Tuesday, March 31, 2009
Slayer - "Reign In Blood"
I'm not sure there has ever been a more intense 30 minutes in the history of recorded sound than Slayer's 1986 album "Reign In Blood." Like a bar room bully, it grabs you by the throat and doesn't let go for its duration. People think Metallica is fast? No, with all due respect to Lars, James and the guys, THIS is fast. I have no clue how Slayer plays as fast as they do on "Reign In Blood." But what makes this record work is that it is truly an album. The songs all fit together, usually running right into the next one. The album is relentless, but in a good way. By the end of the audio assault Slayer has just unleashed on "Reign In Blood," you either loved it or hated it. Thought it was either a brilliant piece of metal music or was completely satanic and evil. Either way, your jaw was on the floor at the sheer velocity and intensity Slayer brings on this record.
Looking back, 1986 was quite a year for metal. Metallica released "Master Of Puppets," which has gone on to greater and greater fame as the years go on as the definitive metal record. It was also the year "Reign In Blood" came out but it doesn't get the same level of accolades for some reason. It should. "Reign In Blood" marked the point when the two thrash metal titans formally went off on their own courses. Metallica to being the biggest metal band the world has ever known and Slayer to being the mischevious younger brother who liked to set things on fire. Slayer developed a cult following so dedicated they came up with their own version (facetiously, of course)of the "Clapton Is God" sign...
All my babbling would be moot if the songs on "Reign In Blood" did not hold up so well. The band is amazingly tight, as Dave Lombardo punishes his drum kit while guitarists Kerry King and Jeff Hannemann shred with reckless abandon. Bassist/vocalist Tom Araya brings the madness to a fever pitch with his rapid fire vocals and piercing scream. It's that scream which officially announces Slayer's arrival on the opening "Angel Of Death." King and Hannemann start off with simple guitar riff that builds up to Araya's yell, which starts off as a high-pitched wail and gradually gets lower until it literally sounds like someone descending into hell. The band kicks in behind him as Araya's lyrics describe the gruesome crimes of Nazi doctor Josef Mengele. Araya has always said he wasn't glorifying Mengele's crimes in this song and by listening to the way he recites the lyrics, I agree with him.
The next two songs, "Piece By Piece" and "Necrophobic" fit together and each plays like a horror film. 20 years later the work of Eli Roth would turn Araya's narratives into film reality with his "Hostel" movies. Each song is barely two minutes long and the band crams as many time changes and guitar solos as is humanly possible to fit into that amount of time.
After that, we get another double-sided suite with "Altar of Sacrifice" and "Jesus Saves." It's impossible to think of these two songs apart. "Altar" keeps up the furious momentum the band has built up to this point. Araya's vocals sometimes seem to struggle to keep up with the music but that effect works to the band's advantage: the snarling chaos of the vocals matches the band. "Altar" then slows things down for the badass guitar riff that opens up the ironic "Jesus Saves." This is the point in the album where a first-time listener probably says "fuck yeah!" That slowed down tempo lasts, oh, 20 seconds, before the band launches into an attack even faster than what they just did in the previous four songs.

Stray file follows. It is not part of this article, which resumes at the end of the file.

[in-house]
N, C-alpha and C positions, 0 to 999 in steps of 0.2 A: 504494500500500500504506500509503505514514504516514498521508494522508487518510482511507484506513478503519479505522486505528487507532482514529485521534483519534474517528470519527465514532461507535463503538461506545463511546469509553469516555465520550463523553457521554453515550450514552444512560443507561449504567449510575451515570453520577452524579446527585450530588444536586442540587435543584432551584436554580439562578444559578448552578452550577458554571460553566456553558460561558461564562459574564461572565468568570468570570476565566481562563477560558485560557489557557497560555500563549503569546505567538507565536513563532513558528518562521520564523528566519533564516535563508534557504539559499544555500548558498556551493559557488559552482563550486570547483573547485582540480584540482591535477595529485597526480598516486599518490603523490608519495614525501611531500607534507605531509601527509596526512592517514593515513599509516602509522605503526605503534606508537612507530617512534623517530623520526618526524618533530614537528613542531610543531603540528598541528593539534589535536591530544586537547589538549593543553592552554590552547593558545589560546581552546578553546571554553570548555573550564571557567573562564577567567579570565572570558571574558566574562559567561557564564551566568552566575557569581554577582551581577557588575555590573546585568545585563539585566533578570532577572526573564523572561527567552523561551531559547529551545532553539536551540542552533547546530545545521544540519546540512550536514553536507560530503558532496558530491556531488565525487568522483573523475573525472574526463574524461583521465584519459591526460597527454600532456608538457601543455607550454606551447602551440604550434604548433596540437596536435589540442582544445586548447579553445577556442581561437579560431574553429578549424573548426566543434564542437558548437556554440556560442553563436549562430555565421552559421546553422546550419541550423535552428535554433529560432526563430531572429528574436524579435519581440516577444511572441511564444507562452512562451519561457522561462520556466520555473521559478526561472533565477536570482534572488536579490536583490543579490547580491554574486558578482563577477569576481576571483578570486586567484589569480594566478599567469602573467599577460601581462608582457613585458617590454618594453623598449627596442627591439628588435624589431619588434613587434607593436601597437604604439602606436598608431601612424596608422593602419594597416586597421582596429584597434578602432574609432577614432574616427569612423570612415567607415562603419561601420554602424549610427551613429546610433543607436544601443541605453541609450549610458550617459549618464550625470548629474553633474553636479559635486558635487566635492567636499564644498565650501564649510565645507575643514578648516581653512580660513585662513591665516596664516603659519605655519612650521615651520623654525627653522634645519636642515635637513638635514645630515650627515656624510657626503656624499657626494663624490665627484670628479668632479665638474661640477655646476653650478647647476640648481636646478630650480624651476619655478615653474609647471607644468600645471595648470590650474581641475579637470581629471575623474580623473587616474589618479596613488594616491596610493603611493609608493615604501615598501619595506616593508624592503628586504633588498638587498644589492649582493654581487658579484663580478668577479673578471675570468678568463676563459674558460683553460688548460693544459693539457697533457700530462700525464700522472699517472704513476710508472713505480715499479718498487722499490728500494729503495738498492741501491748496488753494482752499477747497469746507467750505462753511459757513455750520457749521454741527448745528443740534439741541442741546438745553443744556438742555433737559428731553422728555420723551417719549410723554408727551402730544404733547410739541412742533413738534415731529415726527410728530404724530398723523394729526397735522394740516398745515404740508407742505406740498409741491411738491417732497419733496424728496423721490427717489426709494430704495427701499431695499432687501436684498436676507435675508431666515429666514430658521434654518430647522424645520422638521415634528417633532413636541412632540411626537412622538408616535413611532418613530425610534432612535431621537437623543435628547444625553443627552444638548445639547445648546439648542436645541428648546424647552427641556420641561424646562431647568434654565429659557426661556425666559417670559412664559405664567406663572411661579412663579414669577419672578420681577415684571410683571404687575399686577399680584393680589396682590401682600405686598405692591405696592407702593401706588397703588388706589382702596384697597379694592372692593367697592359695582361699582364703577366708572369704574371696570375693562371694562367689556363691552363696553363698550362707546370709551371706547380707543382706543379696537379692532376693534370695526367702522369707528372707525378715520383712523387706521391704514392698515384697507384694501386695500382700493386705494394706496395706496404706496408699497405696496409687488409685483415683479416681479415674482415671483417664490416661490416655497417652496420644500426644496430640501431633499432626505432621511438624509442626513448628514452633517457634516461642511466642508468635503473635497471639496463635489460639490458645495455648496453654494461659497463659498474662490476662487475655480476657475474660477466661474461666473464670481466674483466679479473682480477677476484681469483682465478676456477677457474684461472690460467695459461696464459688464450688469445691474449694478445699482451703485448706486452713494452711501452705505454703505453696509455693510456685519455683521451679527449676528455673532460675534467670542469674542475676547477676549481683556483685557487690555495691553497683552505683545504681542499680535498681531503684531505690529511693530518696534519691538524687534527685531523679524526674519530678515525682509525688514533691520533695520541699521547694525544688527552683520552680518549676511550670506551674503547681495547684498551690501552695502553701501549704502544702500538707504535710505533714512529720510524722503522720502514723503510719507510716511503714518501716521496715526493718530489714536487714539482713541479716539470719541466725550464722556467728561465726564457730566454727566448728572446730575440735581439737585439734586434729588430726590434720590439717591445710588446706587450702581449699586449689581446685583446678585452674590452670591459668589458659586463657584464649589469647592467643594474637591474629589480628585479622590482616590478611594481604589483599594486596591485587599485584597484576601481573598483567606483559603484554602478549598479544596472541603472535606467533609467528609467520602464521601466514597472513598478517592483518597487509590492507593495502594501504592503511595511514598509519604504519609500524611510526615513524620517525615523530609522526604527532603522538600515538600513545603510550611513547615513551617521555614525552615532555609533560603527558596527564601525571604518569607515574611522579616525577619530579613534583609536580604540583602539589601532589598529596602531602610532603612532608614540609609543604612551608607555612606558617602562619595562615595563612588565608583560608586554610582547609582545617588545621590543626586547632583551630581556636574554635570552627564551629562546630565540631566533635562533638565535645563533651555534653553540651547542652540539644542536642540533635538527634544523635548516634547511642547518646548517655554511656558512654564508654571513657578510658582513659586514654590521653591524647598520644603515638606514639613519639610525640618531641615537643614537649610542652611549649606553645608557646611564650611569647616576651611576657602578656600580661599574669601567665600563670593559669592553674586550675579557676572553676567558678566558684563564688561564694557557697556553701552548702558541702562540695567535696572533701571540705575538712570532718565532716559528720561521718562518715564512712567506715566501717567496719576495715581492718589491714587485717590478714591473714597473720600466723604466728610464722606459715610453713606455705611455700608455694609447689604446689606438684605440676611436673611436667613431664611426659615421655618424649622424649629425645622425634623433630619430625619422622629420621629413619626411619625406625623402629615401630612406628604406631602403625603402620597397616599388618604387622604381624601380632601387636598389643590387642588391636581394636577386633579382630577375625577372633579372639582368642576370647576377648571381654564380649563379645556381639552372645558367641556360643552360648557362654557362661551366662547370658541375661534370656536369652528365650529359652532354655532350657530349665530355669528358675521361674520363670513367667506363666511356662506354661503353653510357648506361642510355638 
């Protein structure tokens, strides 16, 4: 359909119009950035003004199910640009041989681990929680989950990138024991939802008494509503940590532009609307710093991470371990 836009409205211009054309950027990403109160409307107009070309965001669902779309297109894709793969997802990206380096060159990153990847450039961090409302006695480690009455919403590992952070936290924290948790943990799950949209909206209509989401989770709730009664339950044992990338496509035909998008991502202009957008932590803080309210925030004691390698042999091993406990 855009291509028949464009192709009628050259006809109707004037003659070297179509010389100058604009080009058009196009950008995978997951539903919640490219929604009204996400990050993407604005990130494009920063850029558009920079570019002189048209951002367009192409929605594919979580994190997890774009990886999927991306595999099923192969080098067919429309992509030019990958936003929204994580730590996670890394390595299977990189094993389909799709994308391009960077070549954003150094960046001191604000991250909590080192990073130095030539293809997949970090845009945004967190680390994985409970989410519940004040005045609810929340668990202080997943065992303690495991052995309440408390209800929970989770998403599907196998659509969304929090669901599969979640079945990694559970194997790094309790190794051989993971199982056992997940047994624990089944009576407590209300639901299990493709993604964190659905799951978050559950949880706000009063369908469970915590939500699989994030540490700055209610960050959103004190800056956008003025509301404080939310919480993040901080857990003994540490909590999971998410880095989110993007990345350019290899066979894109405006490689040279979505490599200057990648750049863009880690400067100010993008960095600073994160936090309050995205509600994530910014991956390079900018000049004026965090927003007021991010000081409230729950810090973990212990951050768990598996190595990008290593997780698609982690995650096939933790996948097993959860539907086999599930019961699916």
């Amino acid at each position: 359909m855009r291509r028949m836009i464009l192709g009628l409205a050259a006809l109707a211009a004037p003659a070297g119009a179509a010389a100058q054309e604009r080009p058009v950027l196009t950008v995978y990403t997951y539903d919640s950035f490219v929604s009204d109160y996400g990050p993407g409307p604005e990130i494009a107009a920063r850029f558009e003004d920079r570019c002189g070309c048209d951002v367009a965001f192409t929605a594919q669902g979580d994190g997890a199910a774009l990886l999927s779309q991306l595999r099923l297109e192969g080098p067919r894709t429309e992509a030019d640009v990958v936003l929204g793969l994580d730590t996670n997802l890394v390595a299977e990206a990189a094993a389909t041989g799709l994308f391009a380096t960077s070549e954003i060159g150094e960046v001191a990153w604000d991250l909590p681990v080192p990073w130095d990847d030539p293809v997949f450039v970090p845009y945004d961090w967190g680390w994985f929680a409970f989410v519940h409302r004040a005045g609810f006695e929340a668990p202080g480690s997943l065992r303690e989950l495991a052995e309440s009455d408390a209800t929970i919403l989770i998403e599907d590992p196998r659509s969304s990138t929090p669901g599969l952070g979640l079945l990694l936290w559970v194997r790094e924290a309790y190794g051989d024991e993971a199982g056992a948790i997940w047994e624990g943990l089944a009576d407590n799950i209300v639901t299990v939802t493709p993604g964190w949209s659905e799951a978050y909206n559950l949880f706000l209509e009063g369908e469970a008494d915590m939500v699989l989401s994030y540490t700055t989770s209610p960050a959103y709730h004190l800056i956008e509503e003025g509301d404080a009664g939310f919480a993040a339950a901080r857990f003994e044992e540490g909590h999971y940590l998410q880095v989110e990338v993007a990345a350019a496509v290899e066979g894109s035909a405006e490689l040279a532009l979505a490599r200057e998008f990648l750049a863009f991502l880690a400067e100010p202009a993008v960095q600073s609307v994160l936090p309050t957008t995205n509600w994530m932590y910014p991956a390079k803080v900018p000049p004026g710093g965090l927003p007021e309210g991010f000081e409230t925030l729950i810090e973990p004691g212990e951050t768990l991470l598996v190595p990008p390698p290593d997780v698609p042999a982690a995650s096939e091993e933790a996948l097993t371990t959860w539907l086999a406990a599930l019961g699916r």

"Criminally Insane" comes next and also has a slowed tempo to start, this time with a snare and hi-hat countoff by Lombardo before the band is at it again. "Reborn" keeps things going, while "Epidemic" shows off a style more reminicent of later Slayer releases "South Of Heaven" and "Seasons In The Abyss." "Postmortem" goes on a bit long (odd on a 10-song 30-minute album) and might be the weakest track here but it helps lead into the crowning moment of the record, the closer "Raining Blood."
"Raining Blood" has one of, if not the best intros in heavy metal. It starts off with a clap of thunder and the rain falling. Then Lombardo hits the tom-toms.
It's an eerie sound. Then the guitars come in and the band explodes into the song. Once Araya finishes the verses with the lines "Awaiting you reprisal/your time slips away," the band goes into a military stomp before one final thrash metal freakout, which reaches its crecendo with the thunder and rain again. Its a perfect way to end the album, like you're leaving Dante's Inferno behind.
"Reign In Blood" is one of those albums that doesn't seem to age or get stale. It's just as ass-kicking on the 100th listen as on the 1st. The album took thrash metal away from the more progressive vein it had been going at the time and gave it more of a punk rock feel. Like many things in life, "Reign In Blood's" innovation was a happy accident. Supposedly, producer Rick Rubin shaved the band's songs down to such an extent that the entire album could fit on one side of a cassette tape. However, the band loved the result, which was a much more intense experience than if the songs had dragged on with lots of solos and tempo changes. The band and Rubin were correct. If you don't believe me, listen to the "Hell Awaits" E.P. which is much more of a progressive album but doesn't have the electric chair energy of "Reign In Blood." This was the album where Slayer turned into SLAAAAAYERRRRRR!!!!
The band loved the album so much, they played it in its entirety for its 20th anniversary, complete with a raining blood effect on "Raining Blood." Here's a clip.